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  1. Unfortunately, these are the only photos I have at the moment, I’ll ask my friend for more. The buckle system works very similar to how WWI British web belts fastened like this photo.
  2. Good eye, I hadn’t noticed that. This is a CB pretty good mystery
  3. Brian, thanks for the information. This is definitely an interesting subject. If anyone can recommend any references on these, I would be grateful. I’ve seen McPheeters book, but at over $400, it was a little cost prohibitive.
  4. I want to thank you guys again for the information and feedback about the saddle tree, but I have one more question. What are the two “D” rings for on the front of the tree? Is this actually an artillery saddle?
  5. Thanks for the offer, but I think I’m going to take a step back from this project until I gain a little more knowledge about it. This was a snap purchase which turned out to be more than I anticipated.
  6. Thank you both for the advice. I think you are right. I’ve been searching for parts and the numbers don’t make sense. For what it takes to restore this one I could buy at least two complete saddles
  7. Thanks for the reply. That’s a good theory. The only issue is the date. The belt is dated March, and Aberdeen wasn’t established until October and became operational in December of 1917.
  8. My friend asked for my help identify this belt so I thought I’d present it here. I’m at a loss to what it is, hopefully someone here on the forum can identify it. I look forward to hearing your thoughts. thanks, Vic
  9. Hello Everyone, I had the opportunity to buy What I thought was a M-1904 McClellan Saddle. It was very inexpensive in my opinion, (well under $100). It was one of those snap decision type purchases, so I wasn't able to do the research I usually do. I was hoping to restore it to put together a nice display. When I got home I noticed the placard that was stamped with the seat size was blank, and there are no markings on the saddle tree that I can find. I have read that Argentina had made copies of the M-1904 in the 1960s. I hope that's not what this is, but if I had to I could re sell it and at least get my money back. I welcome any information that some of the more knowledgeable members may have about it. Thanks in Advance, Vic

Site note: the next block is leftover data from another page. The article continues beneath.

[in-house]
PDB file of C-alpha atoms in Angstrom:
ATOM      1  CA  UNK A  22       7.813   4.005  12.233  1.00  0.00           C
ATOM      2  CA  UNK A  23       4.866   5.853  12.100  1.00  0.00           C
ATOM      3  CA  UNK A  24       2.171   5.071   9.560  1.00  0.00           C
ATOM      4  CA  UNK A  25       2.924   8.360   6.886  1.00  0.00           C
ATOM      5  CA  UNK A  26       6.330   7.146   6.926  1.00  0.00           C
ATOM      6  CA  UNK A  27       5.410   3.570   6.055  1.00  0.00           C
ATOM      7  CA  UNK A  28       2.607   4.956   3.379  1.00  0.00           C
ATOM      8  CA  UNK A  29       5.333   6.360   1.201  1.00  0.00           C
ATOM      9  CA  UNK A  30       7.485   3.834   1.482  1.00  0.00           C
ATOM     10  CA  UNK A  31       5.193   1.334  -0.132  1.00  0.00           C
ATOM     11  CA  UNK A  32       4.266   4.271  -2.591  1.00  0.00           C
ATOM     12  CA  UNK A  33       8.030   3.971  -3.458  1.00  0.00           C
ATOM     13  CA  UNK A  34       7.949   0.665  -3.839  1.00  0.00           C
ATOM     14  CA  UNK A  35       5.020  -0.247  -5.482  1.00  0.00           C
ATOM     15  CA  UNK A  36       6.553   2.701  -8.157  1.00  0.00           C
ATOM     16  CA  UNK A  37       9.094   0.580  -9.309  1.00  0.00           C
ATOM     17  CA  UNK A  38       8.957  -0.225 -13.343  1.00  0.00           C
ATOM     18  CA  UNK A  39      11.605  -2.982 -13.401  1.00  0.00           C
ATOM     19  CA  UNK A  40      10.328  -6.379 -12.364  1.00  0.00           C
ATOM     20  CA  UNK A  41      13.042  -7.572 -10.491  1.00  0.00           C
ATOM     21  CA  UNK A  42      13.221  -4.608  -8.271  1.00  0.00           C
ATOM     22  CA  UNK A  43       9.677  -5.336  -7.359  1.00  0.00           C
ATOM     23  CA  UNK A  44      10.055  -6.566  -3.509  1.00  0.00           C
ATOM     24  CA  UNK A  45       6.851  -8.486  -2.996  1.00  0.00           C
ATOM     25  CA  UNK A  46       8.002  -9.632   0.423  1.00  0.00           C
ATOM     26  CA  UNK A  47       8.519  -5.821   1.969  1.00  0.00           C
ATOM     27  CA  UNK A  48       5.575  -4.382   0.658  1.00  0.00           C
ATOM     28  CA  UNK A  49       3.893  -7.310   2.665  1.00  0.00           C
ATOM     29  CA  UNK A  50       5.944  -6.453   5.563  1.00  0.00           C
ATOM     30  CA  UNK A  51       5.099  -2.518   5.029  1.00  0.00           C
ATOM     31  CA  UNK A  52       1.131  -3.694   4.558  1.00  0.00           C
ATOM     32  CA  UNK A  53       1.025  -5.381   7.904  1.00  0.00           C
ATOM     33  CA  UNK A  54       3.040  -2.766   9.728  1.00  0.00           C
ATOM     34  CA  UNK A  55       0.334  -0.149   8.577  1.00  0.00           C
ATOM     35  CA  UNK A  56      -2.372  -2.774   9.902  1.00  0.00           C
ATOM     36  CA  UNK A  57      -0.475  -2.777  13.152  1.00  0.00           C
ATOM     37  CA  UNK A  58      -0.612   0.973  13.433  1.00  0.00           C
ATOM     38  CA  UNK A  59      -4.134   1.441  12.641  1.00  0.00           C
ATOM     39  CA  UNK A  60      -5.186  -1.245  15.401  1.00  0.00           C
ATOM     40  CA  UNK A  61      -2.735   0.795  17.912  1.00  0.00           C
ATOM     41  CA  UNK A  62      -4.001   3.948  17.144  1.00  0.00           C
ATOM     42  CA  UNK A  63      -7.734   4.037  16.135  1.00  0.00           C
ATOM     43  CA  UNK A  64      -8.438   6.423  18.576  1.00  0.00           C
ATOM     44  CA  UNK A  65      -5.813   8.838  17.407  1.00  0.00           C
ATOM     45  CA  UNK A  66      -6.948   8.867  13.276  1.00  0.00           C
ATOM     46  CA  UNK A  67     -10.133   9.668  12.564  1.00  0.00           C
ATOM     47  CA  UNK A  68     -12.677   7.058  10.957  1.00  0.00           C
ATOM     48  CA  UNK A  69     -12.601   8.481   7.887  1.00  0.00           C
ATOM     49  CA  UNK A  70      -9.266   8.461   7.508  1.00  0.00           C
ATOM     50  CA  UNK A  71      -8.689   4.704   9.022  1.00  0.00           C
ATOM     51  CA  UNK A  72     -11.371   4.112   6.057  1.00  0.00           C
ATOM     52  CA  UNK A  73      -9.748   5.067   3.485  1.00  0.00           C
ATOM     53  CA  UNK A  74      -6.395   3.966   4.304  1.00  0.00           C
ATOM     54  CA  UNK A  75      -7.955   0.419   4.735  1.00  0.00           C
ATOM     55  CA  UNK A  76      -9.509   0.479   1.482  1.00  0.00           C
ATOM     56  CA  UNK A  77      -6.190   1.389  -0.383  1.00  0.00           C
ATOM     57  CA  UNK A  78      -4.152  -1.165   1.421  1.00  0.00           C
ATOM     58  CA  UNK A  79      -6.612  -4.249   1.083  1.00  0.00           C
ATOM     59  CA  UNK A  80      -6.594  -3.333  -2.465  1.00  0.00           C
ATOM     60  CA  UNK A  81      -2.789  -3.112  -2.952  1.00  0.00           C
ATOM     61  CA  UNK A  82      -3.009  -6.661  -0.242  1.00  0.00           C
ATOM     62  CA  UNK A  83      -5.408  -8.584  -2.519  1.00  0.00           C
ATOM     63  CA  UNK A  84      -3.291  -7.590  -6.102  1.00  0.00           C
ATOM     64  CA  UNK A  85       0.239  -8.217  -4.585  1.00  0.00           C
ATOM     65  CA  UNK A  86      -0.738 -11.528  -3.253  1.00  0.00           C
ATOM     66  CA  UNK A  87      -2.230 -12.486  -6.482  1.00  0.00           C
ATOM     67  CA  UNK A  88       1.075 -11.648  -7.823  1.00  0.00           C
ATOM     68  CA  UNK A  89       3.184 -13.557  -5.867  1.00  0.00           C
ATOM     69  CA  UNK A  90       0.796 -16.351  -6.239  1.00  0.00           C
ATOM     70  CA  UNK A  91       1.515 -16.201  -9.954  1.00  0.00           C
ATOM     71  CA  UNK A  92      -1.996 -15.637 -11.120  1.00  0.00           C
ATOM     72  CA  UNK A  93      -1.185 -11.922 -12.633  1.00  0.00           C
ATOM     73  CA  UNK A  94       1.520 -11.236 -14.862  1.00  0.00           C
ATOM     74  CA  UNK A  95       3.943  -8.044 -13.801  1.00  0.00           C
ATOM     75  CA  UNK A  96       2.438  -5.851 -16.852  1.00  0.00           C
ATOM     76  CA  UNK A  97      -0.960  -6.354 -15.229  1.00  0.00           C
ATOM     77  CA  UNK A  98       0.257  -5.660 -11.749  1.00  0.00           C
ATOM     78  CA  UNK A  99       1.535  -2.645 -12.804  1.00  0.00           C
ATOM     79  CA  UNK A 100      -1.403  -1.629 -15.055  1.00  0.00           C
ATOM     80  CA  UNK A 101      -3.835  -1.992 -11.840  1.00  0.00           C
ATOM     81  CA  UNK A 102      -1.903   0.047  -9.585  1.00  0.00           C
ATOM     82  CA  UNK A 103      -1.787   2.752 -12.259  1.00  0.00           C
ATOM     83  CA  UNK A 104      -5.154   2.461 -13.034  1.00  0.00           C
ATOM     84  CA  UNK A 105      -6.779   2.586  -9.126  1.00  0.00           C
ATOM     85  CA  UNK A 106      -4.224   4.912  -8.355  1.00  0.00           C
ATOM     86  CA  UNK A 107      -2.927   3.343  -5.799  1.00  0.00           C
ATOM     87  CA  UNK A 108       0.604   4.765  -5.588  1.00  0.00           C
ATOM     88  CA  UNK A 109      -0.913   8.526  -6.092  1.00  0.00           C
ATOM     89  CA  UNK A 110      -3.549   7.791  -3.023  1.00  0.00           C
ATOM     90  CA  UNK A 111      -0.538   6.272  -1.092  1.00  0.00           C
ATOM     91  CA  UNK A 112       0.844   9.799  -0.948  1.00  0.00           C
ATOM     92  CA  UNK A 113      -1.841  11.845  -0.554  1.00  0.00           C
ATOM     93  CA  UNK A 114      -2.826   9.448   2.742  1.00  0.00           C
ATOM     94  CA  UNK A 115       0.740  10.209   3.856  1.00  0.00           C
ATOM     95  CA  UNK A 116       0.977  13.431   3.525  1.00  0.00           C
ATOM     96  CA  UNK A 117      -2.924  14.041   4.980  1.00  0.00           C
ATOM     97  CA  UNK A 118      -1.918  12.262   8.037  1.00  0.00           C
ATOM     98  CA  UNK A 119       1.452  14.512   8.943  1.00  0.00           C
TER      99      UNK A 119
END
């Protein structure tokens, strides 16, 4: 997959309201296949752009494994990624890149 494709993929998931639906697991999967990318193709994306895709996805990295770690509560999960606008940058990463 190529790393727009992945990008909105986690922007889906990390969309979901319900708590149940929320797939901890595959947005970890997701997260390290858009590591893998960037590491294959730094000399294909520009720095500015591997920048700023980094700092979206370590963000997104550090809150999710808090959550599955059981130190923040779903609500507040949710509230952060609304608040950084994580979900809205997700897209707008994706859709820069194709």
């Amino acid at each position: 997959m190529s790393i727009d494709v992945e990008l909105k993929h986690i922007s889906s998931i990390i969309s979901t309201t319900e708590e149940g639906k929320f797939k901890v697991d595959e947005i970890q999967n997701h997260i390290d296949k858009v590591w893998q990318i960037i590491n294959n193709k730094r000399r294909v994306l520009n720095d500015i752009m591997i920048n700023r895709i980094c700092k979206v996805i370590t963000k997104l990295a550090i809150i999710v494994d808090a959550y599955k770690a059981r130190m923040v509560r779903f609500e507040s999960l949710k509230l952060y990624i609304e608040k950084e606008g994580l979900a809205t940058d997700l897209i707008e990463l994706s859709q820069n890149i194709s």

10. I did notice the similarities in shape, there were just minor differences in the materials that the Germans used.
  11. Hello All, Along with the rucksack I also posted for identification, came this coat. Initially I thought it was a rain coat when I saw the photos, but when I got it, I saw it was some sort of lab or work coat. The grouping it came with belonged to a soldier in the medical corps, so I thought it may be some sort of lab coat for an X-Ray technician or something similar. I would love to hear if this is possibly related to the group or just some industrial coat. Thanks In advance, Vic
  12. here is another number on a different part of the bag.
  13. Thanks for the replies. I dont know if its german or not. It came with a group of items that belonged to a soldier in the army medical department. I was able to get some info on him. He was inducted in 1945 and I don't think he made it overseas. I believe the markings on the bag are pattern stamps for the different parts of the bag. I have his serial number and it doesn't match.
  14. Hello everyone, I hope this all finds you safe and healthy. I picked up a small WW2 uniform group and this pack was thrown in with the deal. At first I thought it was a boy scout pack, but it has no markings to indicate that. It's made from a very stiff khaki canvas. I just want to make sure this is not some that I would regret letting go later. Id love to hear your opinions. Thanks Vic
  15. Awesome, thanks for that, I’ll try it out this weekend. In doing research, I’ve heard a lot of people say they just don’t work, even when you find them in mint condition. I’m going to give it a shot though.
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